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24 September 2014
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Ray Stevenson plays Titus Pullo

Rome - this autumn on BBC TWO - press pack phase two


Ray Stevenson plays Titus Pullo

Playing headstrong legionary Titus Pullo proved to be a fantastic experience for Geordie Ray Stevenson.


"I can't wait to go back and do it again!" he grins, citing the role as his favourite to date.


"Without a shadow of a doubt," he confirms. "With any job, you go in and there are great moments with any work that you do – for me, this one is the one that is alive now."


And Pullo is fully, dramatically alive – a brave and loyal warrior with the morality of a pirate, he has huge appetites and wild passions.


"He's a man who will fight all day and all night and then he will go and drink all day and all night and then go and s**g all day and all night and perhaps have a gamble on the side. And that to him would be a good weekend," elaborates Ray, 41.


Though it sounds like an absolute ball to play such a character, it also presented Ray with a challenge.


"On the surface he is like an everyman, he's got the common touch. The difficulty is in not making him a pastiche, not making him a caricature; making him believable," he explains.


"He's a very likeable character but there's a danger of trying to make him too likeable and I didn't want to pander to that."


After all, he is a bit of a thug, although Ray insists he's not just a hard man.


"There's a lot more that comes out; he takes his time to reveal himself," he says.


"But he's not a procrastinator – he'll not stand there and tell you what he thinks. He's a man of action, sees things very much in black and white.


"He also sees that other people deal with the world in shades of grey and he can't see the point. It gets him into all sorts of trouble."


Especially with authority figures, with whom Pullo often forgets his rank-and-file status – for at the end of the day, he’s just a foot-soldier.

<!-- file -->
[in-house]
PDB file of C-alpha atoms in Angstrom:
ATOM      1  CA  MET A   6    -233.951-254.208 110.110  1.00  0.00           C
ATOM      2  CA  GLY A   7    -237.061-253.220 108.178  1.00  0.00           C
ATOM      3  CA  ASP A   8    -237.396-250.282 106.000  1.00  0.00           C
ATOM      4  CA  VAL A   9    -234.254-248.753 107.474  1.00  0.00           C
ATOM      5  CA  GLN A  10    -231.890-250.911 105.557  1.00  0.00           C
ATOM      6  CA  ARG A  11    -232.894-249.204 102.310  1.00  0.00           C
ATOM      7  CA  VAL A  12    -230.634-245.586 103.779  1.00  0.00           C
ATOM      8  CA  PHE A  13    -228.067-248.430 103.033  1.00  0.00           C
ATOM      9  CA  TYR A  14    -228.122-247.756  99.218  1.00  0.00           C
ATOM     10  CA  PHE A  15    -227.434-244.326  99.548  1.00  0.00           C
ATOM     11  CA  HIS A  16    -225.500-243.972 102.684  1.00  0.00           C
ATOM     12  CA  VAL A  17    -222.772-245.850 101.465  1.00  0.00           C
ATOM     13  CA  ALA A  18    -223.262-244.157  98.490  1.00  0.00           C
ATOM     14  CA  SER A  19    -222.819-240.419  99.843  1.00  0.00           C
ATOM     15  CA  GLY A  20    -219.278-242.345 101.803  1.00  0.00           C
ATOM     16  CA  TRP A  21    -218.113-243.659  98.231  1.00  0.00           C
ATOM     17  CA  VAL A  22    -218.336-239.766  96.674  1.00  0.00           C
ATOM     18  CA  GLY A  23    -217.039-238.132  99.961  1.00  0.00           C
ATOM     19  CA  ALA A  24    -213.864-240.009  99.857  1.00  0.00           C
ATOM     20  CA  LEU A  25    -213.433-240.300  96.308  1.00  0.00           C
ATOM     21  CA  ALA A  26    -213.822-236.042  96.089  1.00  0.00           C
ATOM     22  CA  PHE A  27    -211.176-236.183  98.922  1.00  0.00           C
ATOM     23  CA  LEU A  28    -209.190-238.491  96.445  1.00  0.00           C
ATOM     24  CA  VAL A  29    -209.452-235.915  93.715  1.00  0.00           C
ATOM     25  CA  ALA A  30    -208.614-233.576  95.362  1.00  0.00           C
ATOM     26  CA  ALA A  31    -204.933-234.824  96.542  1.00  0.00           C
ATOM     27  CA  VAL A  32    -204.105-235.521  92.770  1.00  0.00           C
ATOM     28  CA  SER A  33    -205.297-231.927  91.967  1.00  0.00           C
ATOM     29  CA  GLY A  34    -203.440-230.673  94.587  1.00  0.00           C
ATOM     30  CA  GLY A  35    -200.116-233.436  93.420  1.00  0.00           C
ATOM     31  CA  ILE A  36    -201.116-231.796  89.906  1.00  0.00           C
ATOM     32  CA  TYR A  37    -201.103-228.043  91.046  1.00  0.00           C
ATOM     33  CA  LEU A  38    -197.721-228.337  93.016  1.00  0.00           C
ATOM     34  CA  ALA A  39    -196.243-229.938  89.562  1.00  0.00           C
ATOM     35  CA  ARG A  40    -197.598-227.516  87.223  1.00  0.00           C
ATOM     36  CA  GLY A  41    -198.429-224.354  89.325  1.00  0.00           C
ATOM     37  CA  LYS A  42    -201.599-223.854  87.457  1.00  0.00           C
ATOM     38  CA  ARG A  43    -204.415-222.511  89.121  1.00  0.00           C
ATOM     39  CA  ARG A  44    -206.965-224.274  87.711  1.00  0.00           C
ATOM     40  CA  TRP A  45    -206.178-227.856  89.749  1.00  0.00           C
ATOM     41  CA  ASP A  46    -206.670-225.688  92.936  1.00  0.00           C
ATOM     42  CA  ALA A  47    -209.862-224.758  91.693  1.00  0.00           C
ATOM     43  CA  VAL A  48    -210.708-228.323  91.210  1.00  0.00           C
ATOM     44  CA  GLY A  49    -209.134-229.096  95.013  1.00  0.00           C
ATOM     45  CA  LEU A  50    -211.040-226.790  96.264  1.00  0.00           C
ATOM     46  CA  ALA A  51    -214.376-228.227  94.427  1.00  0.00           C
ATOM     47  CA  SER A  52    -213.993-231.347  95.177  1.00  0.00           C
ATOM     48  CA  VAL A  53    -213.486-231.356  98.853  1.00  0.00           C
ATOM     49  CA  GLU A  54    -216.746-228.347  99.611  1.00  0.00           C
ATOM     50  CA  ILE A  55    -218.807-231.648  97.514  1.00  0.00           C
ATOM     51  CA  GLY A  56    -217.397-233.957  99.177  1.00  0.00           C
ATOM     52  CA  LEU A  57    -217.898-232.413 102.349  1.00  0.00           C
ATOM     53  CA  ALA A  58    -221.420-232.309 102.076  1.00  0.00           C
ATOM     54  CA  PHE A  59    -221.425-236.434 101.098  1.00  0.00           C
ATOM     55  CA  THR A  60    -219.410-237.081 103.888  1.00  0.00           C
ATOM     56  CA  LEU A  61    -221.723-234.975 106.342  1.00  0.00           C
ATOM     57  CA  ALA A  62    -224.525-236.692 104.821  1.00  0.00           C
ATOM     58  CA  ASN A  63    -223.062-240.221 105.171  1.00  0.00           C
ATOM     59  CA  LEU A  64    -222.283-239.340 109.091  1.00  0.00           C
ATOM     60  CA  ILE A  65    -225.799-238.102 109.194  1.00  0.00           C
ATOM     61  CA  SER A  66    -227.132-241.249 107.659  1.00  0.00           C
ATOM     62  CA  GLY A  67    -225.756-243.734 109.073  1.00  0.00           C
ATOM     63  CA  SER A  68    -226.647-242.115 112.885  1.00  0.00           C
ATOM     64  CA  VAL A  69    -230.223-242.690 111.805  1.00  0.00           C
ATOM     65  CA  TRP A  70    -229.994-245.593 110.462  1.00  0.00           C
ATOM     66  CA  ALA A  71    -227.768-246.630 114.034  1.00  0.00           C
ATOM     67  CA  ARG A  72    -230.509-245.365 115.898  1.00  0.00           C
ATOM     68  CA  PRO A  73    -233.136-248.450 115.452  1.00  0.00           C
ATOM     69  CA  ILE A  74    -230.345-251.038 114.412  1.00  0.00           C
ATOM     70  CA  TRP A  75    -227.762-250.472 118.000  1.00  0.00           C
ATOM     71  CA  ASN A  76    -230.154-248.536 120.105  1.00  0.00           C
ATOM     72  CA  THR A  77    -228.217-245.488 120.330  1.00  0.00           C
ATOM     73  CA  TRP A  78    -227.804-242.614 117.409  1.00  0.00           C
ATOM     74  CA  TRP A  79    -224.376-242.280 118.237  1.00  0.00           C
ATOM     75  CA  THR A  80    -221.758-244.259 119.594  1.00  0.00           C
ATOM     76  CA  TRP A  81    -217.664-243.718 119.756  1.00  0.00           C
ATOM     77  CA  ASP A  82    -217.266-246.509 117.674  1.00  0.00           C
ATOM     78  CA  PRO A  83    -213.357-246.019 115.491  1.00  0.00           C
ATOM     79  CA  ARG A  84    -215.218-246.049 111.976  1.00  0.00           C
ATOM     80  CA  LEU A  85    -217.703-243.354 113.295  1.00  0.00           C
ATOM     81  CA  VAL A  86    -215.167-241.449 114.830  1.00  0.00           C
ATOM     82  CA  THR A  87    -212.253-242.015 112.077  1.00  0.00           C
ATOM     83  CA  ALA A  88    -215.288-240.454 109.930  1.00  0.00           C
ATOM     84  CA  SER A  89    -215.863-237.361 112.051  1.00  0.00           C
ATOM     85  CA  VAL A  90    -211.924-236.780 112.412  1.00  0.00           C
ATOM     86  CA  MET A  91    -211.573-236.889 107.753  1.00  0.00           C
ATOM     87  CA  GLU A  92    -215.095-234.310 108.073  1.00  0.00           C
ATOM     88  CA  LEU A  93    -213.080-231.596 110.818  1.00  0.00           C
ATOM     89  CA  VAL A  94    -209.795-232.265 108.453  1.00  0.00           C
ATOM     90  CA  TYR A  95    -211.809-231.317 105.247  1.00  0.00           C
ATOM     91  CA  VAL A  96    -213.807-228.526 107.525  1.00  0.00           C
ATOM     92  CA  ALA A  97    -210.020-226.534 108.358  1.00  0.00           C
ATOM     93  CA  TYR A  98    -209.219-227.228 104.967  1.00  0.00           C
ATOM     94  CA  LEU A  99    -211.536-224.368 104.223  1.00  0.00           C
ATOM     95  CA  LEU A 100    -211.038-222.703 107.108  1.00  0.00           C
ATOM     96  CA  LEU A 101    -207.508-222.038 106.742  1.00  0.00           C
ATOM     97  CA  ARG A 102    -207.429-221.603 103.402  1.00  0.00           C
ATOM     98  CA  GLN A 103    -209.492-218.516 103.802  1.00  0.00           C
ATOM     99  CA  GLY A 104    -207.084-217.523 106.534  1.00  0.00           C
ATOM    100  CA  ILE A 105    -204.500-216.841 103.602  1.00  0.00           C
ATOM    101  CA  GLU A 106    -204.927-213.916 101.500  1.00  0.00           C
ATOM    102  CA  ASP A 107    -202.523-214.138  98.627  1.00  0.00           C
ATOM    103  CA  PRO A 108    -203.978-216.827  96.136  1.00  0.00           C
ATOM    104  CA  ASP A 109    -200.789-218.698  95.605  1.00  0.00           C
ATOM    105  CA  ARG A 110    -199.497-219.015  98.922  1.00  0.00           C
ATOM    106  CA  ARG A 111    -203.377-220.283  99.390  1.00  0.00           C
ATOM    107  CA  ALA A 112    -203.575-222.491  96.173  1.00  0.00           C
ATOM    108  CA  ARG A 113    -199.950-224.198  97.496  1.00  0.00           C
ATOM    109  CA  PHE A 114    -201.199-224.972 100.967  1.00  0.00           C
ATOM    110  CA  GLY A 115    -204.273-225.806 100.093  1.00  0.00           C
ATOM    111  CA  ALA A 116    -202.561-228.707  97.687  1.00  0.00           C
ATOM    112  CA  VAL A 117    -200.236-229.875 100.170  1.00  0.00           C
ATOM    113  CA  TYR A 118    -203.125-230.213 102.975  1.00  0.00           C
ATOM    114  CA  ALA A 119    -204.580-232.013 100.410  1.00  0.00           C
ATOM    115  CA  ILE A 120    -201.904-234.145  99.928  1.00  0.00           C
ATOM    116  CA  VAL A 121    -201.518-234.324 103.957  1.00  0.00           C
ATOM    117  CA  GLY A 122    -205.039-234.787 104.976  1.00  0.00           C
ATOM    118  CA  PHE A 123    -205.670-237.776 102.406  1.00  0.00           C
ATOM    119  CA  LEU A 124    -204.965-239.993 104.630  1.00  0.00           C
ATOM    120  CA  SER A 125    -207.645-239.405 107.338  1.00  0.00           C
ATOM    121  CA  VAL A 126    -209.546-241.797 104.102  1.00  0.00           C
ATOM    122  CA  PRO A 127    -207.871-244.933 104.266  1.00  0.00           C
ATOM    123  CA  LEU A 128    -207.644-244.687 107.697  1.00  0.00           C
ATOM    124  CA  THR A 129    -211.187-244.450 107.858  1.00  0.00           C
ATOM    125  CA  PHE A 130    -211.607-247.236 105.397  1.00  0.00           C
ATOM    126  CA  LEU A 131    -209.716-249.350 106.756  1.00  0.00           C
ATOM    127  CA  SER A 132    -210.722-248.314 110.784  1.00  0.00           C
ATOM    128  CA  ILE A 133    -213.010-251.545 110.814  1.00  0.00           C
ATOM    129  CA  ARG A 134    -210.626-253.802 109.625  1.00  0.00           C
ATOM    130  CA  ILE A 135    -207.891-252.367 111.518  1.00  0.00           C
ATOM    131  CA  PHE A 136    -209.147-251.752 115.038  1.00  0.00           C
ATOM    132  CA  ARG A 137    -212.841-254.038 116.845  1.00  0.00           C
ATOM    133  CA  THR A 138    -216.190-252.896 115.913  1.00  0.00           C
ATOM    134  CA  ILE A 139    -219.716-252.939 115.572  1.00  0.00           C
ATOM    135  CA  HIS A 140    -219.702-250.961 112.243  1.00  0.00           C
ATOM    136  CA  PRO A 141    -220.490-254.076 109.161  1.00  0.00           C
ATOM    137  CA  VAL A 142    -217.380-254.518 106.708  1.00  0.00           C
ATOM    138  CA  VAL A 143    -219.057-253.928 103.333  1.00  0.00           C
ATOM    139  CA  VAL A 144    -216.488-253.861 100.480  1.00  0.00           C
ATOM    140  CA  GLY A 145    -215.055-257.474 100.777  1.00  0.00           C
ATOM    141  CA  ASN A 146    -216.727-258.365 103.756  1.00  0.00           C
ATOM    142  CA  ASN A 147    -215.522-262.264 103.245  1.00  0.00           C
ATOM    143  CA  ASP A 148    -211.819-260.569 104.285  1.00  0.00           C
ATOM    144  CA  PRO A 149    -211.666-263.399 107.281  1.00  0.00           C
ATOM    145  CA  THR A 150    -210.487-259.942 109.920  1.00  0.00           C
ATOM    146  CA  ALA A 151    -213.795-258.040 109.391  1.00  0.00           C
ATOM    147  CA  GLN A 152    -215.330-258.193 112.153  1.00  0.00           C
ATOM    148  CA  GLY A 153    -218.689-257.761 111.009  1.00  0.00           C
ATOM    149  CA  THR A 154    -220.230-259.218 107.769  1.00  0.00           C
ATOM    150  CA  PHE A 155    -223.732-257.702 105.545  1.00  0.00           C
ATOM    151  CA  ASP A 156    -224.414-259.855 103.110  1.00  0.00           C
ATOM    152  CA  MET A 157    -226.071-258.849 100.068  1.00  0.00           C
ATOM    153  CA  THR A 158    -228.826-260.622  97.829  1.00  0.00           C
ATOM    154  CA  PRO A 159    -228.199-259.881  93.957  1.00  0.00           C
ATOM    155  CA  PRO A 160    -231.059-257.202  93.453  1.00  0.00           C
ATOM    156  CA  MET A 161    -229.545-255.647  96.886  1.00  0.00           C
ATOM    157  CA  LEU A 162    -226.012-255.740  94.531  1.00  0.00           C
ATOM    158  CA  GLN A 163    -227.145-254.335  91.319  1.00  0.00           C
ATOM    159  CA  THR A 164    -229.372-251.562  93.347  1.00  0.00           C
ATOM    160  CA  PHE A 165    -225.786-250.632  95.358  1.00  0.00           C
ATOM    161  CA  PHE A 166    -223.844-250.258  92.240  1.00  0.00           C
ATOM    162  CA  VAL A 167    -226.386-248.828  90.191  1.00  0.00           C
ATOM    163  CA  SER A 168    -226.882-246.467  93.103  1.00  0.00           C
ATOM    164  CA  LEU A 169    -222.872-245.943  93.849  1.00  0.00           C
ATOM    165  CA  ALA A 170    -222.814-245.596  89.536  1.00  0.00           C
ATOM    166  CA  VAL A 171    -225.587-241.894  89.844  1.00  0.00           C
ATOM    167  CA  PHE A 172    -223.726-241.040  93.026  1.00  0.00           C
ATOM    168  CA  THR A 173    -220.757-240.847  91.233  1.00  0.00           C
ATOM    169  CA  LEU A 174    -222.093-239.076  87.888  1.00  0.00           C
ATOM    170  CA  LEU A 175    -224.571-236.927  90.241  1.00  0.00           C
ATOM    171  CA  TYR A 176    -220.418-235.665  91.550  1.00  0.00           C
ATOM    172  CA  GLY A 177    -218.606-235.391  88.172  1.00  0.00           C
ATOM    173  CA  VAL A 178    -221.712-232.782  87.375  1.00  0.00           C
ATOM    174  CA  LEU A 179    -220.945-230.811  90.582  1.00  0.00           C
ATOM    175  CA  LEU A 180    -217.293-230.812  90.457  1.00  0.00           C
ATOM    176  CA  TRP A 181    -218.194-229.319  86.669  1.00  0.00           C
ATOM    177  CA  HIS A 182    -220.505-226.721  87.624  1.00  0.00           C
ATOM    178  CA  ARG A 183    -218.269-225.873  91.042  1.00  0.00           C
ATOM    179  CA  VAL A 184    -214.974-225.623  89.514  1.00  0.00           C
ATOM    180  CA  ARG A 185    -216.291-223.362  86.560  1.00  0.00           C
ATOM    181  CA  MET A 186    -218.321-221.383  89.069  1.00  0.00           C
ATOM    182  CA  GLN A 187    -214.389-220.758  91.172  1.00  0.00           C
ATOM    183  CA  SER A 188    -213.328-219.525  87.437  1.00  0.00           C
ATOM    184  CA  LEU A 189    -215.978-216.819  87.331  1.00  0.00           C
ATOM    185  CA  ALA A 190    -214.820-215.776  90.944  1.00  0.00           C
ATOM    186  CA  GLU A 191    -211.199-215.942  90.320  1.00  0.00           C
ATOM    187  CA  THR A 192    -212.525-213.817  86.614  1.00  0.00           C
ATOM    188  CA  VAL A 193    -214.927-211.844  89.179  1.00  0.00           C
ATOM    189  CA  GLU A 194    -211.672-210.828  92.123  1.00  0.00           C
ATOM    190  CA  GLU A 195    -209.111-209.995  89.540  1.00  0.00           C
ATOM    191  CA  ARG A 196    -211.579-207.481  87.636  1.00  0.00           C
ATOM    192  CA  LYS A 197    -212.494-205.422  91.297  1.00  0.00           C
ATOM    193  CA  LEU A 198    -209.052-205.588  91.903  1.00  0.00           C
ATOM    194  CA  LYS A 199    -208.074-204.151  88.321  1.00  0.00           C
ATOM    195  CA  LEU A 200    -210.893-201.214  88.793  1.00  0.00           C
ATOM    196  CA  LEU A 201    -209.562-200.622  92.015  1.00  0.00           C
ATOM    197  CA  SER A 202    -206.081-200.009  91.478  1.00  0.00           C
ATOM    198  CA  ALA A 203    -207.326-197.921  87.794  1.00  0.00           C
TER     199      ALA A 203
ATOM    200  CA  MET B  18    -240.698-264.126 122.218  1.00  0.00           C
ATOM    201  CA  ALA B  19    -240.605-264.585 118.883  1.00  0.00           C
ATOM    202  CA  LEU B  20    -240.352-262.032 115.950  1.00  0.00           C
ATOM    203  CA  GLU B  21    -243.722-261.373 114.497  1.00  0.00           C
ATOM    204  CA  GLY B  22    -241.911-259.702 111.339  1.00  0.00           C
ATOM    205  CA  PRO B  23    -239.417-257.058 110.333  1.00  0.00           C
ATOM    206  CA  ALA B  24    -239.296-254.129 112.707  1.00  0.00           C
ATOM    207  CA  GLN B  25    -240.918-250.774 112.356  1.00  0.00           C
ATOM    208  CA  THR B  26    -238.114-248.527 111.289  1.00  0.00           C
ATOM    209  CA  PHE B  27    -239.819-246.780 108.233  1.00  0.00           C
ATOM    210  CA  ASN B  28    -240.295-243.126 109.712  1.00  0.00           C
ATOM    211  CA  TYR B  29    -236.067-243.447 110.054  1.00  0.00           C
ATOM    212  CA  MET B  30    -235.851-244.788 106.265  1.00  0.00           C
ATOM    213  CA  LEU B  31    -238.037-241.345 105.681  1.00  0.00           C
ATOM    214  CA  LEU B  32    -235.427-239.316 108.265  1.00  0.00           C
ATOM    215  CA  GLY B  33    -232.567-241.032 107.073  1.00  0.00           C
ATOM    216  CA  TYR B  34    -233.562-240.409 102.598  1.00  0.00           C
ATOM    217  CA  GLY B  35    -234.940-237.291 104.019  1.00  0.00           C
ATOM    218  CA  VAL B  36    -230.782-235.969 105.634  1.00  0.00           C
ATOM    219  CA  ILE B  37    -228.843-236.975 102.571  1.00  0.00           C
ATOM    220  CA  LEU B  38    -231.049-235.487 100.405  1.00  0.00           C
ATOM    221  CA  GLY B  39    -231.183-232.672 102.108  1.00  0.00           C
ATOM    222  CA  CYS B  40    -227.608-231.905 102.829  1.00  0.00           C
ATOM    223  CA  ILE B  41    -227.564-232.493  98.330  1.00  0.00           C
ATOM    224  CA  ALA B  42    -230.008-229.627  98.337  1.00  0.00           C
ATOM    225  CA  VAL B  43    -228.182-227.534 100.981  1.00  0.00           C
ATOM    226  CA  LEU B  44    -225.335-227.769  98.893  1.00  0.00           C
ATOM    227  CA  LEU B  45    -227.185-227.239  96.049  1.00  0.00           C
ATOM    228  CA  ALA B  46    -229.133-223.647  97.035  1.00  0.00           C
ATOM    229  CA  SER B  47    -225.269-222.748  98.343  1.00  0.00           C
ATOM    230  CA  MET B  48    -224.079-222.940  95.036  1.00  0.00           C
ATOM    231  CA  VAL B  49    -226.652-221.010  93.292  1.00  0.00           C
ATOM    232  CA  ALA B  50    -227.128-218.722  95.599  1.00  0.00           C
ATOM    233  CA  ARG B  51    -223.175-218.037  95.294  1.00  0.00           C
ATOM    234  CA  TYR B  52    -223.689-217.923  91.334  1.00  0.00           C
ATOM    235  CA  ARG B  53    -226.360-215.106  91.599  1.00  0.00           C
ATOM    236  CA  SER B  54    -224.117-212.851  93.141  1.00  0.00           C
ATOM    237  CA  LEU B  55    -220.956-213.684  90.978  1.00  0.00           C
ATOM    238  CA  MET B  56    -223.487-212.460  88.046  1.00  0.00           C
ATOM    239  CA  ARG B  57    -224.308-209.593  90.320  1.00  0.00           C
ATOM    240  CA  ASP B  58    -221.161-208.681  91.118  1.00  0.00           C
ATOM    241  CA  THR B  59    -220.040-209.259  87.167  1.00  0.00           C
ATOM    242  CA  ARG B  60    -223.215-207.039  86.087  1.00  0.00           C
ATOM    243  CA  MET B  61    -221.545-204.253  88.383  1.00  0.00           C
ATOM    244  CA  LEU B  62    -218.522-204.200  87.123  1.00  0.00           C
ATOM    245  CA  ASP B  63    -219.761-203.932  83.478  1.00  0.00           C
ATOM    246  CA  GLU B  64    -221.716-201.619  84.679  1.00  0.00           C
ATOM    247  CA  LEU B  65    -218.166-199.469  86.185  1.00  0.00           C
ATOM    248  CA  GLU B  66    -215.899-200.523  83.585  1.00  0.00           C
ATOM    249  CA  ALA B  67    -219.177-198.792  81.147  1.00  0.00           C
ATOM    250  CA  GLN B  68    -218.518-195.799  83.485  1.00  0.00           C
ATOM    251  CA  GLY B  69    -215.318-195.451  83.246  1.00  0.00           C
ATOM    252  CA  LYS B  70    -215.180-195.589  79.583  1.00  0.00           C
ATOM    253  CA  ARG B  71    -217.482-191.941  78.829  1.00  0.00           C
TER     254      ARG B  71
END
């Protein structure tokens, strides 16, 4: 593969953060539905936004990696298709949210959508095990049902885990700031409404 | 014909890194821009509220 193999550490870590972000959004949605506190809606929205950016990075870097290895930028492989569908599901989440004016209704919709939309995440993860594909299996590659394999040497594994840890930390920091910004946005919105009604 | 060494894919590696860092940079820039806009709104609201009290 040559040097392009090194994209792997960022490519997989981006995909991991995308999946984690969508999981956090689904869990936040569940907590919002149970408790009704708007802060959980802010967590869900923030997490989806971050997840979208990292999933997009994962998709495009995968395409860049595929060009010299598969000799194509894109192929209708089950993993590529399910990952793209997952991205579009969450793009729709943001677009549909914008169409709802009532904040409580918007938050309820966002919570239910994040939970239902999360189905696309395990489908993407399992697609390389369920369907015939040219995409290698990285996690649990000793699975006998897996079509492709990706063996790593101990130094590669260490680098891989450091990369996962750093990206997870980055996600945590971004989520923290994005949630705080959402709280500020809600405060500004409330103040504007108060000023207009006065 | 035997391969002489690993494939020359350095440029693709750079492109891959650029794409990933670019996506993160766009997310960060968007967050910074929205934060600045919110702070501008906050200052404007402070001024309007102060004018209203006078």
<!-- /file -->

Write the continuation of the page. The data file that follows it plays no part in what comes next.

"I saw him as a squaddie, basically," says Ray. "He's a soldier through and through; he doesn't fight for any higher political or religious ideals, he fights for the soldiers next to him.


"When the armies are disbanded he's as much out of water as any contemporary soldier would be."


In fact to Ray that's just what Pullo was.


"I very much took a view that I'm not playing a historical character. It's set in history but to him this is his contemporary world," he explains.


Ray went to some trouble to immerse himself in that world.


"“I read a book called The Rubicon by Tom Holland. I brought the book in when we first started and showed it to [director] Michael Apted and he went out and bought 11 copies.


"We had a field trip to Pompeii too – walked along the streets, looked at the graffiti that existed at that time."


He also got a flavour for Ancient Rome by sampling the modern version.


"It was my first time in Rome and to actually walk the streets and sit in places like Campo Di Fiore and Piazza Navona and close your eyes, you hear and smell a mixture of accents and food. A real melting pot, which Rome was then too."


But it was on the huge set at Cinecittà that the world came truly alive for Ray.